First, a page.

At parties, festivals, concerts your ears are often exposed to high volumes for hours, which can permanently damage your hearing.
Even just half an hour of loud sounds per week is enough to impair hearing for the long-term.
Becoming aware about “safer hearing” means taking care of yourself and your ears, so that you can keep on telling the difference between good and bad music, and keep enjoying it.
To see what we mean by safer hearing, keep on reading.
What is loud?
The biggest main cause of hearing damage is noise exposure: acute exposure to loud sounds and long-term exposure in an environment that's too loud. Volumes over 120 db [decibels] is considered “acoustic trauma”.
If you expose your ears to a sound level of 130-150 db [e.g. gunfire, jet takeoff], you've hit the pain threshhold. Even sounds lasting less than 1 minute can cause hearing damage. Noise levels of over 90 db lead to permanent hearing degeneration [e.g. in car radios, mp3 players, airplanes].
A constant loud noise that's part of your environment [e.g. street noise] leads to constant overstimulation and causes slower degeneration of your hearing. That's why noise levels sustained for over 8 hours at workplaces need to be below 85 db.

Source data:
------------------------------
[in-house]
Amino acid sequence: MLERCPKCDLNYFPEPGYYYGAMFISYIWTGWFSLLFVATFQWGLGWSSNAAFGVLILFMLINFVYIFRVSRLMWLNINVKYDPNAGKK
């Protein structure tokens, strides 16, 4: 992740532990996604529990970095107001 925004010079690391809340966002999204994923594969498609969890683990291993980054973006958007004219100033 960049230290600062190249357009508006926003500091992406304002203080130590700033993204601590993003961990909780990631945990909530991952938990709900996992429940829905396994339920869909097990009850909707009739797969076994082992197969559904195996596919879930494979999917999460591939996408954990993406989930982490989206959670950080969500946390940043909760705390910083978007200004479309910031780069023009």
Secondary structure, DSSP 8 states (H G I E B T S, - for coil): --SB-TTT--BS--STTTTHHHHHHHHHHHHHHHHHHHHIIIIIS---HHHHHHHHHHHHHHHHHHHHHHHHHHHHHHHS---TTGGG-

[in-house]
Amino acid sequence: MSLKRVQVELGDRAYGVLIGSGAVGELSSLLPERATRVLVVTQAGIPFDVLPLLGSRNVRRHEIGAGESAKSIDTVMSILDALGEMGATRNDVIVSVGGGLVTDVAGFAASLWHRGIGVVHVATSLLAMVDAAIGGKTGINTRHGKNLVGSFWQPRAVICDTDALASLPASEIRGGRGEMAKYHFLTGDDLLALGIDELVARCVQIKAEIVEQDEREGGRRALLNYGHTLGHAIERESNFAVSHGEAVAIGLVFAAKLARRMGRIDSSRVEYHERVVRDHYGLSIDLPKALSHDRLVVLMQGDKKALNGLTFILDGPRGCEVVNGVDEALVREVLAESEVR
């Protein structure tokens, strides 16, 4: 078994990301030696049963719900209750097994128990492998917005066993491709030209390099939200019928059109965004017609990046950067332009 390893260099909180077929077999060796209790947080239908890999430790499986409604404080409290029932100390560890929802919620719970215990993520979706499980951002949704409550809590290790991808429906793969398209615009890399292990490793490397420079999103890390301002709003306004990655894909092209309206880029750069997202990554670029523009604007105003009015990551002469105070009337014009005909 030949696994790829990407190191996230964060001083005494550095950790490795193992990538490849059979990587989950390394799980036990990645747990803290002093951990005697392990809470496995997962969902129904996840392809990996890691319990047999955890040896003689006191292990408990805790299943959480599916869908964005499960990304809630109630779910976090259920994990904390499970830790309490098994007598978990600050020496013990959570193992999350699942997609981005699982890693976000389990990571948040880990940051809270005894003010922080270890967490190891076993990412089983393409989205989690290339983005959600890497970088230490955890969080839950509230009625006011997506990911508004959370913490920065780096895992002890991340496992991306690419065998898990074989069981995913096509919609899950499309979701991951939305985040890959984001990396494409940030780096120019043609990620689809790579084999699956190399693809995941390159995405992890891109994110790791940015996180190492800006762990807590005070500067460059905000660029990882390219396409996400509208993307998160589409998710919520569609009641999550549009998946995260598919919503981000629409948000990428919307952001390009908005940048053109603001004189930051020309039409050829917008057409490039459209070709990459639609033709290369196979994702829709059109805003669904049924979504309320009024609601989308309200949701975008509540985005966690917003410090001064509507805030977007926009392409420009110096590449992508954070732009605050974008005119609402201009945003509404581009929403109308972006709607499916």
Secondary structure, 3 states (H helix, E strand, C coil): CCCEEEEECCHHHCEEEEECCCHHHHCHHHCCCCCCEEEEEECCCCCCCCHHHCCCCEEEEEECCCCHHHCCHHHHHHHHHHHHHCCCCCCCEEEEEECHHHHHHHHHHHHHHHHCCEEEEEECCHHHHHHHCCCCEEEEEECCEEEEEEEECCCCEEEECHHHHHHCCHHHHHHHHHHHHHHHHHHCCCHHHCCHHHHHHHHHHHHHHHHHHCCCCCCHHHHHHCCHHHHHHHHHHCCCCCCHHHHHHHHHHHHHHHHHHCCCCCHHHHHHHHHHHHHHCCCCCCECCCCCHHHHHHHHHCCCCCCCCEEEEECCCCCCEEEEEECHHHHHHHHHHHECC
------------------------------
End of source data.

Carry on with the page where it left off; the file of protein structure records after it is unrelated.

The usual daily sound level for living areas is between 40-60 db [refrigerator, conversations]. Light sounds are wind and snow [10-20 db]. Humans can hear sounds starting at 0 db.
How loud sounds seem to you depend on how stressed you feel. The adrenaline flow you get from longer lasting stresses [e.g. from loud music] may cause spasms in the inner ear and an undersupply with blood. Whether the symptoms continue and whether some damage remains depends on the length and extent of this undersupply.
What is "sudden deafness"?
“Sudden deafness” is the general name for a disease – Sudden Sensorineural Hearing Loss [SSHL] – which can be the cause of hearing damage. It is experienced by a high ringing sound [tinnitus] or a sudden loss of hearing.
Tinnitus is not a disease, but rather a symptom. Sudden deafness, however, may cause irreparable damage [e.g. if you wait too long to go to the doctor]. Usually, tinnitus doesn't just come from short, temporary noise exposure, but a combination of longer lasting higher volumes [mostly by loud middle and high frequencies] without enough time in between for the ears to relax, and general day-to-day stress.